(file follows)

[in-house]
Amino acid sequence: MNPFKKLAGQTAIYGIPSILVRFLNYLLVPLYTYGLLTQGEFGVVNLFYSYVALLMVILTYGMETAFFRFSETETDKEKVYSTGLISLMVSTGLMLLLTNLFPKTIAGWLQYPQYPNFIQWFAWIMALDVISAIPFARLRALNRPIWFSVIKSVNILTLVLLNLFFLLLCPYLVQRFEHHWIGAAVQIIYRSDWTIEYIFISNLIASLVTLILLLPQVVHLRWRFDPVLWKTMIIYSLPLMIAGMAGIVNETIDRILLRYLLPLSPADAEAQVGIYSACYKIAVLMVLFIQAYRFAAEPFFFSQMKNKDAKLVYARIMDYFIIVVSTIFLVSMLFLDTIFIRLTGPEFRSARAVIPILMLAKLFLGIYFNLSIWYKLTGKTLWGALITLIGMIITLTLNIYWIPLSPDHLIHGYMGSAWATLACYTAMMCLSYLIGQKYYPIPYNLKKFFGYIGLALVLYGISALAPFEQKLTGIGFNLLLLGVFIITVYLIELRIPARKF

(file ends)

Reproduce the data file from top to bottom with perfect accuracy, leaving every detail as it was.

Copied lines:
[in-house]
Amino acid sequence: MNPFKKLAGQTAIYGIPSILVRFLNYLLVPLYTYGLLTQGEFGVVNLFYSYVALLMVILTYGMETAFFRFSETETDKEKVYSTGLISLMVSTGLMLLLTNLFPKTIAGWLQYPQYPNFIQWFAWIMALDVISAIPFARLRALNRPIWFSVIKSVNILTLVLLNLFFLLLCPYLVQRFEHHWIGAAVQIIYRSDWTIEYIFISNLIASLVTLILLLPQVVHLRWRFDPVLWKTMIIYSLPLMIAGMAGIVNETIDRILLRYLLPLSPADAEAQVGIYSACYKIAVLMVLFIQAYRFAAEPFFFSQMKNKDAKLVYARIMDYFIIVVSTIFLVSMLFLDTIFIRLTGPEFRSARAVIPILMLAKLFLGIYFNLSIWYKLTGKTLWGALITLIGMIITLTLNIYWIPLSPDHLIHGYMGSAWATLACYTAMMCLSYLIGQKYYPIPYNLKKFFGYIGLALVLYGISALAPFEQKLTGIGFNLLLLGVFIITVYLIELRIPARKF